For COVID-19, letting people get the disease would result in many people getting severely sick, suffering lasting organ damage and even dying before herd immunity could occur.

Being vaccinated for COVID-19 drastically reduces your chance of having severe COVID-19 if you are exposed to SARS-CoV-2, the coronavirus that causes the disease. Immunity from the vaccine may last longer than immunity from having COVID-19. Also, vaccination reduces the number of infections that give the coronavirus an opportunity to mutate (change). Mutations (variants) of the virus (such as the contagious delta variant) can delay or even prevent herd immunity from being reached.

TRUE or FALSE? Ivermectin cures or prevents COVID-19.

The answer is false.

Ivermectin is a medicine that controls parasites in animals and humans. Irresponsible and misleading reports are circulating in social media and elsewhere that taking the drug is a safe way to prevent or cure COVID-19. The U.S. Food and Drug Administration (FDA) has not authorized or approved the use of ivermectin to prevent or treat COVID-19. The FDA has received reports of humans taking veterinary ivermectin. The formulas for horses and other animals are different than for people and can be very toxic (poisonous) to humans. Taking ivermectin for nonapproved reasons or in large doses can be harmful, and can lead to hospitalization and even death.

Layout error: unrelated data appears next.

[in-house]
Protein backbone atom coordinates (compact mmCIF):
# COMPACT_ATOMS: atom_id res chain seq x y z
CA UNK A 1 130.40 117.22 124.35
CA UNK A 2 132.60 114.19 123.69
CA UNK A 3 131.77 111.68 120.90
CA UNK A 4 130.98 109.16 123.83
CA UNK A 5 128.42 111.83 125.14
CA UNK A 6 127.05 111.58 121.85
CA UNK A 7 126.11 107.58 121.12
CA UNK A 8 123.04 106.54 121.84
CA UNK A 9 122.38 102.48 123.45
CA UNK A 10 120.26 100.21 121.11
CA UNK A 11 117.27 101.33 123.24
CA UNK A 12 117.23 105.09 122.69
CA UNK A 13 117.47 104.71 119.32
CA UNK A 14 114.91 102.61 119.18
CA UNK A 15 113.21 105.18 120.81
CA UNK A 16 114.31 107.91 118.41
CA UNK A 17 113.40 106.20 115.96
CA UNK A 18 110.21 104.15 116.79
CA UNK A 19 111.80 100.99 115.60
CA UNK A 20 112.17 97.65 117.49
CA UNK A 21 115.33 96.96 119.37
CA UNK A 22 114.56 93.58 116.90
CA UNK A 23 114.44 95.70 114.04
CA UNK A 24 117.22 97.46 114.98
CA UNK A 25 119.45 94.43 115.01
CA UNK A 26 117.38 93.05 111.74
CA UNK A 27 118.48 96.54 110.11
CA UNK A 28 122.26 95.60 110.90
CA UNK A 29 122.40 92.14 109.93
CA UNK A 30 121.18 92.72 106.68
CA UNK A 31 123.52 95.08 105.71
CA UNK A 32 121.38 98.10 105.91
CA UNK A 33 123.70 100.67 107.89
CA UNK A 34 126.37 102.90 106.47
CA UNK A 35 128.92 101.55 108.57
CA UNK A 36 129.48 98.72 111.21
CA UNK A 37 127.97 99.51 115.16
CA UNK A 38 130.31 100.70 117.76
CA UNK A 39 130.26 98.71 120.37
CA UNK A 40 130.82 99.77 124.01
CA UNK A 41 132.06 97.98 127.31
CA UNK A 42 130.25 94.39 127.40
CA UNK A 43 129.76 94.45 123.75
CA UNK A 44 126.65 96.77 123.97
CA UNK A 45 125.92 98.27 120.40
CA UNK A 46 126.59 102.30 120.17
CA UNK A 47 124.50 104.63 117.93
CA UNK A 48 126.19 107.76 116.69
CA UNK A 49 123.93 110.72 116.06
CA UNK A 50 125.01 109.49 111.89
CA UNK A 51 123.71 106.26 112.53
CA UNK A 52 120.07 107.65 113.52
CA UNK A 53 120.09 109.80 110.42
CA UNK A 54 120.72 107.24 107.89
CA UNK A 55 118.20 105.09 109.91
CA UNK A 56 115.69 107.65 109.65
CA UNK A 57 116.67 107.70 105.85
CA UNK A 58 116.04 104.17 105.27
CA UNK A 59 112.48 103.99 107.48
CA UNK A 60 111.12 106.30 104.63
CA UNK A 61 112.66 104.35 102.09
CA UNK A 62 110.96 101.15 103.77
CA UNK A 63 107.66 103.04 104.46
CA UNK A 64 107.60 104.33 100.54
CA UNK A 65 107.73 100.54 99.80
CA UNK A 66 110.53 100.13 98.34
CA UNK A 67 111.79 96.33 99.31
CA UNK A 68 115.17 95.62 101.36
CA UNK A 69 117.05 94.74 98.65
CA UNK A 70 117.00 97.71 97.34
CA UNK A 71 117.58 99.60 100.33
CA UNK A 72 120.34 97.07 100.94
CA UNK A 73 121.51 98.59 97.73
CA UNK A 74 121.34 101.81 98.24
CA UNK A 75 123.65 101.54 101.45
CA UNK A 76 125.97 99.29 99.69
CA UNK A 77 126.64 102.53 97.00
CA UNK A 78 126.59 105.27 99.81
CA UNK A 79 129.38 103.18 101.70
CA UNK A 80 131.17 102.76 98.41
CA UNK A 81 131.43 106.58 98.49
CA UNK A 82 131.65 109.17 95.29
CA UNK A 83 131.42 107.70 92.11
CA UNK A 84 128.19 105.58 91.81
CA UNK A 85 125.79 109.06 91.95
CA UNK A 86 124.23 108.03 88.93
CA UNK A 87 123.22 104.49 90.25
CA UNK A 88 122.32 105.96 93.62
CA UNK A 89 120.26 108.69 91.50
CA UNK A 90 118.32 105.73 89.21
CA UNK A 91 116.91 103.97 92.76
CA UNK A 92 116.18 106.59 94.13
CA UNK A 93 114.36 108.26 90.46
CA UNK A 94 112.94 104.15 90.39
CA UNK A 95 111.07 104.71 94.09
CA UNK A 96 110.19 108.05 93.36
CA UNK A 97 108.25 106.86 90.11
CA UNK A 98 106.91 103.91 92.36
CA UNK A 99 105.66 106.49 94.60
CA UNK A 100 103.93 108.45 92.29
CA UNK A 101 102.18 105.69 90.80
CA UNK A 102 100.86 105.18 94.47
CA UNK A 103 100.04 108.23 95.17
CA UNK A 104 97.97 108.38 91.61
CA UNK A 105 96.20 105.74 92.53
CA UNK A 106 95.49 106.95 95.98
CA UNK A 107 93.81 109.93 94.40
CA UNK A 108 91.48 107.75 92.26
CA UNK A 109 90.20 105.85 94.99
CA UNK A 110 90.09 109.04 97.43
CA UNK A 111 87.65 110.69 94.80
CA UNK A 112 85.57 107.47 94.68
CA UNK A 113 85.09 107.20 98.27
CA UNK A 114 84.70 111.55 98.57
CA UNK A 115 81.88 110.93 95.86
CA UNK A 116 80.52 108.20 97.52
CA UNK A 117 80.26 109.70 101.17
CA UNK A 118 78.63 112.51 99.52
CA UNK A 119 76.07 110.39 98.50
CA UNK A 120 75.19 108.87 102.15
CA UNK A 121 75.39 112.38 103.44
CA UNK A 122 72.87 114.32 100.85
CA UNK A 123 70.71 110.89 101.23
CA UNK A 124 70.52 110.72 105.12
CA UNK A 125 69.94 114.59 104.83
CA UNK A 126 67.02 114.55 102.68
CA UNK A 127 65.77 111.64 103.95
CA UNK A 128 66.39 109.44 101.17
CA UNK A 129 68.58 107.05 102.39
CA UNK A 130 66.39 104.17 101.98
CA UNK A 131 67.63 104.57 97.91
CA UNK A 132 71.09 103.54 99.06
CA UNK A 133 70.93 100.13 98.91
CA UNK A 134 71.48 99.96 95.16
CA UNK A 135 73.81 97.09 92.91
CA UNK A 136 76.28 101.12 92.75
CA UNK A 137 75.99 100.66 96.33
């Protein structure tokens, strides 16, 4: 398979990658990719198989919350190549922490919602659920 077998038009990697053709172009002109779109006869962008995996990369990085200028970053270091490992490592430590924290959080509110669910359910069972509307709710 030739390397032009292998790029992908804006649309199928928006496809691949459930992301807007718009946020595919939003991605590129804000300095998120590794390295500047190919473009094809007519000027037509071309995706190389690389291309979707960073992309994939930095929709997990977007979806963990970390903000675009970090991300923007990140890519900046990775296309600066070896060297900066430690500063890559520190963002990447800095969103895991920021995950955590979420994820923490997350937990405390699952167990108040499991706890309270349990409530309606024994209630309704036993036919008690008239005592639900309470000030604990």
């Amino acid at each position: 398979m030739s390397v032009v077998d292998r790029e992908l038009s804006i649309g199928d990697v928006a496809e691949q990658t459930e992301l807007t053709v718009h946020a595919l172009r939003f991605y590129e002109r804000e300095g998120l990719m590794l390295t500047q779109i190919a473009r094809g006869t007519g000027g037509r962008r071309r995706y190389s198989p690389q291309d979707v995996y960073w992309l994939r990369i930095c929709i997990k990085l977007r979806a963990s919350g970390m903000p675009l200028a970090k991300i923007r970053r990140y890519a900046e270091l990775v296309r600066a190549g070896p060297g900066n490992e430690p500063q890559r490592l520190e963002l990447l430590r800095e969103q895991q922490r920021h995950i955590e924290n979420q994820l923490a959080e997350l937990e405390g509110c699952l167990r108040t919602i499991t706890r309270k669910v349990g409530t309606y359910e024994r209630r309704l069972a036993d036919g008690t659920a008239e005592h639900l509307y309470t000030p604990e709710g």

TRUE or FALSE? Warm water or saline will protect you from getting sick if you’re exposed to the coronavirus.

The answer is false.

False reports are circulating that drinking or bathing in warm or hot water, or washing out the inside of your nose with saline (salt) solution, will protect you from COVID-19 if you are exposed to the coronavirus. These reports are not true. The coronavirus that causes COVID-19 is very tiny and cannot be rinsed or washed out of the throat or nasal passages. The best ways to prevent infection are to get vaccinated, wear a mask, and practice hand hygiene and physical distancing.